Energy ties between Italy and Russia were strengthened after two deals, valued together at about 2.35 billion euros, or $3.65 billion, were signed by some of the countries' leading companies in the sector.
In the biggest deal, OAO Lukoil Holdings, Russia's largest nongovernment-owned oil producer, said it is investing 1.35 billion euros in a new joint venture with Italian refiner ERG SpA.
Separately, Italian oil-services company Saipem SpA, which is controlled by Eni SpA, said it signed a contract valued at more than 1 billion euros to lay the twin Nord Stream underwater natural-gas pipeline connecting Russia and Germany via the Baltic Sea. Russia's OAO Gazprom is a leading figure in this project.
The deals are the latest in a series that highlight Russia's push into Western Europe.
Politicians in Brussels and Washington have been concerned lately that Europe is becoming too dependent on energy from Russia -- a reliance that could leave the continent exposed if diplomatic tensions should flare up with Moscow.
Russia is expected to supply more than a third of Europe's gas by 2015, up from more than a quarter currently. One of the clearest examples of Europe's growing dependence on Russian energy emerged two years ago, when western Europe's supply was disrupted after Russian gas monopoly Gazprom briefly shut off gas exports to Ukraine during a pricing dispute.
Gazprom and Eni are also working on a feasibility study for a South Stream gas pipeline that will ship Russian gas to Europe via the Black Sea. The line will pump as much as 30 billion cubic meters of gas a year and is estimated to cost 10 billion euros.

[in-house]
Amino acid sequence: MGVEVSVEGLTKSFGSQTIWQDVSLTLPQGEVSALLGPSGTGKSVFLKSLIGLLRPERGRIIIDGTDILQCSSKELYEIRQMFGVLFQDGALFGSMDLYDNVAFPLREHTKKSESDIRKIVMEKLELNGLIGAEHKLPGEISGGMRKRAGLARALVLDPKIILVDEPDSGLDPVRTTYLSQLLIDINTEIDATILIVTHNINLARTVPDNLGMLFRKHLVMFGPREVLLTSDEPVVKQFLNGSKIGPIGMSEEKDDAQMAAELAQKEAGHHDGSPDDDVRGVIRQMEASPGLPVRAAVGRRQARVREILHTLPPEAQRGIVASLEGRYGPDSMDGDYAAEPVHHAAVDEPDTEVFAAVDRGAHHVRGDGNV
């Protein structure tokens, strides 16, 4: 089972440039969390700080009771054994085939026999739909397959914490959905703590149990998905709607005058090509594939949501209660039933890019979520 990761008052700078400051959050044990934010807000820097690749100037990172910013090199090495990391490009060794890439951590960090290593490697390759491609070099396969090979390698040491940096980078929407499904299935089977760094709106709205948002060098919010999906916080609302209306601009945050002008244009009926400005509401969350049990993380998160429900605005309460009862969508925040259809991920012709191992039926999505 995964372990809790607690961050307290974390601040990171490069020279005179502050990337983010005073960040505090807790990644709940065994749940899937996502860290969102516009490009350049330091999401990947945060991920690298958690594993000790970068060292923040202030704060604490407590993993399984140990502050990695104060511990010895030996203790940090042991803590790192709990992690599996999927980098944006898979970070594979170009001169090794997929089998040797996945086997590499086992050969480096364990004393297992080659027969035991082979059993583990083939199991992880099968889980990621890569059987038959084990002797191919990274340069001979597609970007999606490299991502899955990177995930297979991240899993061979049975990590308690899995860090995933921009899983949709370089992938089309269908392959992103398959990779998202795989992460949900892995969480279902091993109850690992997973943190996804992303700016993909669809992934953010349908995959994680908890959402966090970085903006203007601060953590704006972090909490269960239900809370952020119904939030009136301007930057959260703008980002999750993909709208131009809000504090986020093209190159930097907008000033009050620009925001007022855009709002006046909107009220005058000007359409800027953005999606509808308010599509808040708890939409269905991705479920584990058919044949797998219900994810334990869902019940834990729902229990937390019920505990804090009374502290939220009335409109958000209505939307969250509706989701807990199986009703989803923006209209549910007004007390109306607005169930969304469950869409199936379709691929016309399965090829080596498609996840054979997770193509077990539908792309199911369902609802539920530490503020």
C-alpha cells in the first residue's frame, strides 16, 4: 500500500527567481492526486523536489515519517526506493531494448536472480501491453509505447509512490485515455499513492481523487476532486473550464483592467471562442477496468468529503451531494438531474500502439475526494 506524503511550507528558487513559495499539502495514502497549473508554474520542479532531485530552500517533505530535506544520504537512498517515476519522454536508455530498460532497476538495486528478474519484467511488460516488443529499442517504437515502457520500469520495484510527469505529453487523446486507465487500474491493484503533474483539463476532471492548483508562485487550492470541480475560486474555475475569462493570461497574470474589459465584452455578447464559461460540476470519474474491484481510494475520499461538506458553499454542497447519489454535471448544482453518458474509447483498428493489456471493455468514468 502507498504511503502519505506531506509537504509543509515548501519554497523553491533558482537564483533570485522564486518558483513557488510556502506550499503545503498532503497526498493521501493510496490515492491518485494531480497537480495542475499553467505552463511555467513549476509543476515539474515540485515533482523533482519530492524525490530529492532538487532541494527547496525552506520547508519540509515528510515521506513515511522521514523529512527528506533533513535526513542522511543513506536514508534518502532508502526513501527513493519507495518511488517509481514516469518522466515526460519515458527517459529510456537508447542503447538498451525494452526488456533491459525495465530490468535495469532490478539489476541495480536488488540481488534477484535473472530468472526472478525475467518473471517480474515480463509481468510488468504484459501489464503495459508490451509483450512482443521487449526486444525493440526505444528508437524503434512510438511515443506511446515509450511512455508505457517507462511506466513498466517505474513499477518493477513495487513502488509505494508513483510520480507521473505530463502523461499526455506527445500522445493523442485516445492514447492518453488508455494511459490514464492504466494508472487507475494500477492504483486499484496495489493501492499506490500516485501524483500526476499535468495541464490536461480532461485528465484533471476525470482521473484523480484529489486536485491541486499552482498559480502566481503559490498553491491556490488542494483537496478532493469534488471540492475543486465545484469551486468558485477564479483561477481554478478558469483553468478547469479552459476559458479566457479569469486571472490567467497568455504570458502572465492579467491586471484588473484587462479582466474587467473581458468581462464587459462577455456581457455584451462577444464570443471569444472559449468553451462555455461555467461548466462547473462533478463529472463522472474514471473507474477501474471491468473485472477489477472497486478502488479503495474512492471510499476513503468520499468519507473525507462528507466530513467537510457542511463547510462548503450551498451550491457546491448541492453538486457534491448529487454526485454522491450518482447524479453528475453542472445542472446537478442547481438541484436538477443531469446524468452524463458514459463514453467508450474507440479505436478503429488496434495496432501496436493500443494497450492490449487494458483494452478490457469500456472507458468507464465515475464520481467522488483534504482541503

Lukoil has pledged to invest $25 billion in its downstream business by 2017 and has been looking to bolster its presence in Europe in particular.
In the joint venture between ERG and Lukoil, the Italian company will take a 51% stake; the Russian company, 49%. ERG will have an option to sell its stake to Lukoil over five years after the first year following the deal's close.
The Lukoil-ERG venture "is the biggest Russian investment in Italy and allows us to strengthen our position as [an energy partner] with significant international growth prospects," said Adolfo Urso, Italy's undersecretary at the Industry Ministry.
The company owns refineries in Bulgaria and Romania and runs gas stations in the U.S., Hungary, Finland, Poland, Serbia, Romania, Macedonia, Cyprus and Turkey.
The Russian company plans to fully integrate its share of ERG's Isab refinery in Sicily into its supply chain, noting that the plant can process Russia's benchmark Urals-blend crude. Isab can refine about 320,000 barrels of oil a day and is well positioned to meet growing European demand for kerosene and diesel, Lukoil said.
ERG Chief Executive Alessandro Garrone said the venture is in line with the Italian company's growth strategy.
Andrew Langley and Sabrina Cohen contributed to this article.
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